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Could carbon monoxide poisoning cause a sore throat?


Updated January 24, 2014

Written or reviewed by a board-certified physician. See About.com's Medical Review Board.

Question: Could carbon monoxide poisoning cause a sore throat?

A reader asks: Last Tuesday night our carbon monoxide detector went off. We have a large house and the detector was about 14 feet above the floor and (quite a distance) away from our furnace. I dialed 911, the ambulance came. Too make a long story short, my husband's throat is so swollen. Is it possible that (his sore throat) is from the effects of carbon monoxide or could it be a cold coming on?

Answer: Carbon monoxide? Probably not. But, it could still be caused by the furnace.

Reminder: I'm not a doctor and please don't consider this medical advice.

The general understanding of carbon monoxide gas is that it is completely undetectable by the human body. We don't smell it and it doesn't necessarily lead to shortness of breath. What usually happens is that carbon monoxide poisoning results in confusion and headache, followed by death. Indeed, the presence of carbon monoxide poisoning is often mistaken as the flu: body aches, headache, nausea and fatigue.

In severe cases, the victim can sink into a coma and have heart trouble, which could include fluid in the lungs.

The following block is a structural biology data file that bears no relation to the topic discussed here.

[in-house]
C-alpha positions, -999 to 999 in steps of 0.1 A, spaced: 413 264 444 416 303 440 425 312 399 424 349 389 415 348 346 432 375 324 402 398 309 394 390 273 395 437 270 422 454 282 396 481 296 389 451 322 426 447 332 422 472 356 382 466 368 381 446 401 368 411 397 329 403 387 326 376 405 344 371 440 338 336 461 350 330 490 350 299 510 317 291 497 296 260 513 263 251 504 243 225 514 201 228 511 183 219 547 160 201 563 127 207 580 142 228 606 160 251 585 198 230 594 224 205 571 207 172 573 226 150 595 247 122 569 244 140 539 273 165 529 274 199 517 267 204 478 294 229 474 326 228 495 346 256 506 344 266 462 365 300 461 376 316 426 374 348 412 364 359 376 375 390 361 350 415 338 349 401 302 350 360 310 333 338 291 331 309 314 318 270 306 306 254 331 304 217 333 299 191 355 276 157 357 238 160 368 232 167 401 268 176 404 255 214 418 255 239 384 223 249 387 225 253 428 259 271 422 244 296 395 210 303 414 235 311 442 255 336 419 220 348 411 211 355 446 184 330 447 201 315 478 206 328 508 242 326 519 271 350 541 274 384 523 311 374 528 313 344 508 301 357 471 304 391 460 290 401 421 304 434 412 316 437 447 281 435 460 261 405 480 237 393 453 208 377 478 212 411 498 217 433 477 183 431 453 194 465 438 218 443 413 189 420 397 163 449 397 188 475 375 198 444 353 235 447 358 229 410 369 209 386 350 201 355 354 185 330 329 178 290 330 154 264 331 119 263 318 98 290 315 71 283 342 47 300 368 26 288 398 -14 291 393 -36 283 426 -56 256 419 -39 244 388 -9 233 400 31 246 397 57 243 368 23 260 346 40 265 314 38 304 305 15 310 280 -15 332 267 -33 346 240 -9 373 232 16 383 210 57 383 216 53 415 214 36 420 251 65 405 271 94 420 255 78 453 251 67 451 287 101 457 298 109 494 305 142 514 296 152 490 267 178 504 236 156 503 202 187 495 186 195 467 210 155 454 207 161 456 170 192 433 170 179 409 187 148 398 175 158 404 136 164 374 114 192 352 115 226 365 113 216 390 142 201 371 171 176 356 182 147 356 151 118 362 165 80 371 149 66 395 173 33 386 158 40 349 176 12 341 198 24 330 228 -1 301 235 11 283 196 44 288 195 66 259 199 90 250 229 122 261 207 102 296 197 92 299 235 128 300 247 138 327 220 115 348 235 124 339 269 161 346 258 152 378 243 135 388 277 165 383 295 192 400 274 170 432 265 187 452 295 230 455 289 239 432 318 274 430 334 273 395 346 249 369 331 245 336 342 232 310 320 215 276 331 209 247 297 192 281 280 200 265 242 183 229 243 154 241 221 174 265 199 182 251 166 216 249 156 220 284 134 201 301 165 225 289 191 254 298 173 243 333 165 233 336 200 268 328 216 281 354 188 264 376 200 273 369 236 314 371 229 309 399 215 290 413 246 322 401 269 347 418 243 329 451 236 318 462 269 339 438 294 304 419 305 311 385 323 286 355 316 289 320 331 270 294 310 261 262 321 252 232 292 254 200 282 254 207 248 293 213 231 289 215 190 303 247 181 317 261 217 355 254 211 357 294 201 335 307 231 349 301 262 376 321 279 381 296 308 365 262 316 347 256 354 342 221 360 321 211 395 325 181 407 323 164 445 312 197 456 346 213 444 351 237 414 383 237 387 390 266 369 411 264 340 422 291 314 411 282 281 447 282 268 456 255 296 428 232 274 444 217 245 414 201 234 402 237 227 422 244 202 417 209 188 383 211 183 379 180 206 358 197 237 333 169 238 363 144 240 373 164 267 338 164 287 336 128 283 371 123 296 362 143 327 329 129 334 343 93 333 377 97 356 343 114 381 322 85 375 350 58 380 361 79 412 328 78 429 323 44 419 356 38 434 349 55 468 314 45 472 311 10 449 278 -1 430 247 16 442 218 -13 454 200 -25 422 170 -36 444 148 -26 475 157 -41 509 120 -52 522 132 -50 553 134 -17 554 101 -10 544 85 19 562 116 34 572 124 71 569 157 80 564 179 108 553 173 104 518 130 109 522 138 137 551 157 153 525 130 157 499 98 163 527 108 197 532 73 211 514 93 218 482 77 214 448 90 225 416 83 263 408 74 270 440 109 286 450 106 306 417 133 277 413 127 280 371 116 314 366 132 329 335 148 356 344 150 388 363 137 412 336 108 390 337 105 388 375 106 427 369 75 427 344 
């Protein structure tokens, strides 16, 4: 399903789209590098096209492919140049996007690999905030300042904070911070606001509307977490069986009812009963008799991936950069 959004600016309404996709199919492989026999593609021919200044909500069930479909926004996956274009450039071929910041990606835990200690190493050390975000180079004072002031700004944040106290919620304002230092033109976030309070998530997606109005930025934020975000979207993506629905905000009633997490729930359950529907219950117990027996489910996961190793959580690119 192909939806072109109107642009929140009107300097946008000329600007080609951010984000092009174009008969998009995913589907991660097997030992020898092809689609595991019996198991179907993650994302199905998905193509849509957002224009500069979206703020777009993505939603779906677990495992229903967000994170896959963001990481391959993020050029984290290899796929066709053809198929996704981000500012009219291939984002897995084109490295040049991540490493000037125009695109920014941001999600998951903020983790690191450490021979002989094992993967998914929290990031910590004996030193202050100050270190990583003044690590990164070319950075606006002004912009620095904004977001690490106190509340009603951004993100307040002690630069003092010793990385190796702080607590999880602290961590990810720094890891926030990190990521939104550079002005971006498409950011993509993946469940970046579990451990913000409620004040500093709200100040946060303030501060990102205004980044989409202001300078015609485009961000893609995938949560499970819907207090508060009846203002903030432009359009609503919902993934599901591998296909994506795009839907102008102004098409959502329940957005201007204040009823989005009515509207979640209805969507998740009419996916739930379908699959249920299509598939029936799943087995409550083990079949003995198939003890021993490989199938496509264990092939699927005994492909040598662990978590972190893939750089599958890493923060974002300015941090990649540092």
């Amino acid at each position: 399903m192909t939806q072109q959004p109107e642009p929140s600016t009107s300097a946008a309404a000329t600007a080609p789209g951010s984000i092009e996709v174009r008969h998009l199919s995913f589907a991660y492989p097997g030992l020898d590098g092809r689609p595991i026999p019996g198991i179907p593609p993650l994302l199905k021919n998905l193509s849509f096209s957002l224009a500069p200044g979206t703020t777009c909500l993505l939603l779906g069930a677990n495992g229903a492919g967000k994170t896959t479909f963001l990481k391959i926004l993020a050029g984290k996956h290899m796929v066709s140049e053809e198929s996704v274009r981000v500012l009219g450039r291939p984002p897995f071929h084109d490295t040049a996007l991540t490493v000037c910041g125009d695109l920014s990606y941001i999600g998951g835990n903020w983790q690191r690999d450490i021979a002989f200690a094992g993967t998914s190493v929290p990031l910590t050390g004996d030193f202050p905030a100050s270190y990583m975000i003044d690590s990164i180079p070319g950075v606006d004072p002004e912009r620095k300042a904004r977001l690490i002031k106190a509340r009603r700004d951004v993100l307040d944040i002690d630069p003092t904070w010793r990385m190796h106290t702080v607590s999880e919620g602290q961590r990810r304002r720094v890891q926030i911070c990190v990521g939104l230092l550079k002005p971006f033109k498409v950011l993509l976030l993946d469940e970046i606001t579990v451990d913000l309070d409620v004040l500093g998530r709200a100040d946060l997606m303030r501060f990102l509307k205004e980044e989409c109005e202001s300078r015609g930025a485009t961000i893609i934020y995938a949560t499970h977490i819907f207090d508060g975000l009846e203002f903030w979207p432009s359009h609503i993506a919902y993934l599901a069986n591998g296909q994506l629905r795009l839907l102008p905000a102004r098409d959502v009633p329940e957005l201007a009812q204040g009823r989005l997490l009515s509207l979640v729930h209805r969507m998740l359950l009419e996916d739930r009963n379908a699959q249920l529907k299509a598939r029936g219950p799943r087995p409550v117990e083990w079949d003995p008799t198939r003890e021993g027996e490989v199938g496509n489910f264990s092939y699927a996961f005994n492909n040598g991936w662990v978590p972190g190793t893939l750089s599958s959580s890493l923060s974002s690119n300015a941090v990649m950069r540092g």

I couldn't find any studies related specifically to carbon monoxide exposure and the type of inflammation that could cause a sore throat. Instead, there is research showing inflammation in the lungs and respiratory tract (airways) as a result of air pollution -- carbon monoxide as well as a bunch of other pollutants that come from incomplete combustion.

Carbon monoxide release from a furnace is usually from incomplete combustion and that should certainly include some other pollutants. Even worse would be smoke leaking from a wood or pellet stove into your home.

So, the presence of carbon monoxide in the air of a home could mean other gases and particles may be there as well. Those other gases and particles could possibly cause irritation and inflammation in the throat.

Or, it could be a cold.

Anyone concerned about carbon monoxide poisoning should visit the doctor.


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